At the mid-afternoon grand opening ceremony on Sunday, Pete Conroy, the Center director, announced, “The Little River Canyon Center is now open to the public.” At that point, a standing-room-only audience in the exhibit hall erupted into loud and long applause.
Located along Alabama Highway 35, just north of Little River Falls, the Little River Canyon Center has been a dream of environmentalists and educators for almost two decades.
The Canyon Center will be the headquarters for the Little River Canyon Field School sponsored by Jacksonville State University. The building will also house the offices of the National Park Service’s Little River Canyon National Preserve.
During Sunday’s grand opening, more than 3,000 visitors signed the guest registry. (Dekalb County sheriff’s department officers who directed traffic for the Sunday festivities estimated 3500 attendees). Those visitors toured the building and observed the crafts of numerous northeast Alabama professional artisans. Most of the exhibitors demonstrated the creation of their products.
Popular with visitors were the displays of art glass from Orbix Glass, stained glass, iron art, Windsor chair making, artistic metal lampshades and chandeliers, pottery, and jewelry.
At the grand opening ceremony, a video virtual tour was shown to let participants know how the exhibit hall will look when all exhibits are installed. The hall will offer hands-on-activities (including rock climbing), models of the canyon, and even an 18-foot-tall replica of a green pitcher plant-which is native to the Canyon. In the near future, the hall will also feature displays of antiques and other artifacts-many hundreds of years old-from the Southeast. That collection was assembled by the late Catherine and Robert Mann of Cedar Bluff. The collection was donated to the Canyon Center museum by the Manns’ daughter Warwick Mann Woodall, who now lives in Birmingham.
Conroy served as master of ceremonies and also shared numerous humorous stories of circumstances experienced during the planning and construction f the building. One of Conroy’s main stories revolved round his first trip to Washington to meet the late Congressman Tom Bevill.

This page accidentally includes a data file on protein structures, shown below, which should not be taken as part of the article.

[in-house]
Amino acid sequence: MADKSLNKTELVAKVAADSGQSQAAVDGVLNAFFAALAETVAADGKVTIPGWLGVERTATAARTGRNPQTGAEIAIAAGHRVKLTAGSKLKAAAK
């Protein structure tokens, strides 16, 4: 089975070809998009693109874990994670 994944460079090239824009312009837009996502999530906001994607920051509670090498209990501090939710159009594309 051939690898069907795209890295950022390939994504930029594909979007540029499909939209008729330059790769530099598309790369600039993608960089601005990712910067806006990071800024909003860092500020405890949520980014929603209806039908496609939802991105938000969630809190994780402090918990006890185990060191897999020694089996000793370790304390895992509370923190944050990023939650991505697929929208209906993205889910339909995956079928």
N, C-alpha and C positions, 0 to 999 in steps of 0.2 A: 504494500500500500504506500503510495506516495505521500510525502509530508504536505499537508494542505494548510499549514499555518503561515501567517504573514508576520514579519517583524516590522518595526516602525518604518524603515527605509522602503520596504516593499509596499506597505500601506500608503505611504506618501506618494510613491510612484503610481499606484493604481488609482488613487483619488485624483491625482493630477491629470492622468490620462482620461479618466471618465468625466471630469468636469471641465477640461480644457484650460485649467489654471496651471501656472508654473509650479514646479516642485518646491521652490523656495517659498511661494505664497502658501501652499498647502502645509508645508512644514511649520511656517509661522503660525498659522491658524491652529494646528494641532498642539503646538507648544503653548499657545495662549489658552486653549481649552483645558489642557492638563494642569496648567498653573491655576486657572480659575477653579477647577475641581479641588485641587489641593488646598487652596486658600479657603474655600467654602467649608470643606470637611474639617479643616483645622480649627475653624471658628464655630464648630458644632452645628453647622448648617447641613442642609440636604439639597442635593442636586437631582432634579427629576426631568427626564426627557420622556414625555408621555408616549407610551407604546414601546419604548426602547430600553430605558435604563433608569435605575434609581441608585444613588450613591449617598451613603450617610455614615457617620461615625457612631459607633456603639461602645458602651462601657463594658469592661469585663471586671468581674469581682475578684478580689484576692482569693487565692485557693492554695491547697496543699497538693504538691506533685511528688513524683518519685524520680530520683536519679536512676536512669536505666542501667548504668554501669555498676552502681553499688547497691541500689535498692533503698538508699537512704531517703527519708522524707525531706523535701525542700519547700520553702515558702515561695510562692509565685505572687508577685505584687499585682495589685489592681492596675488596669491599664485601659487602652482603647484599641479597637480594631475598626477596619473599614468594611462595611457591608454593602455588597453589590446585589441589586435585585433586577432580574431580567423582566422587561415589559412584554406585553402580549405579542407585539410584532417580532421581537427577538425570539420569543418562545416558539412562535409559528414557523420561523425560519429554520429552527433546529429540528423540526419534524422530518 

Conroy said “I had just purchased a new suit-my one and only shortly after completing graduate work-and a new brief case to make me look business-like.
En route to the Birmingham airport, I had a flat tire on my older model Volkswagen Beetle. I was unable to get to the spare tire-so with only minutes before I was to board Alabama Power Company’s corporate plane, I decided to hitchhike-thinking my neat appearance would mean a quick offer of a ride. That didn’t happen.
Instead, the only offer I had was with a family of chicken farmers whose vehicle smelled like their product. We made it to the airport just barely in time for me to get onto the plane.”
He then stated that he was certain his fellow passengers had real questions about his rather unique cologne. “But I did meet with Congressman Bevill-who became one of greatest supporters for the Canyon Preserve and the Canyon Center.”
Bevill’s son Don attended the Sunday ceremony and shared memories of his father and then presented a portrait of his father to the Center. The portrait will be hung in the Field School section of the Center.
Other speakers inlcuded Dr. William Meehan, president of Jacksonville State University; Mayor Bill Jordan of Fort Payne; Willard Bowers, Alabama Power Company vice-president; John Bundy, park superintendent; and Jay Jenkins, the architect for the Canyon Center. Conroy reminded the audience of the early support and promotion of the Center by the late Bill Bowen, a science professor at JSU.
Bowen died only weeks before the autumn preview of the Canyon Center. A scarlet oak tree has been planted in Bowen’s memory. The tree is just to the south of the front entrance of the Center.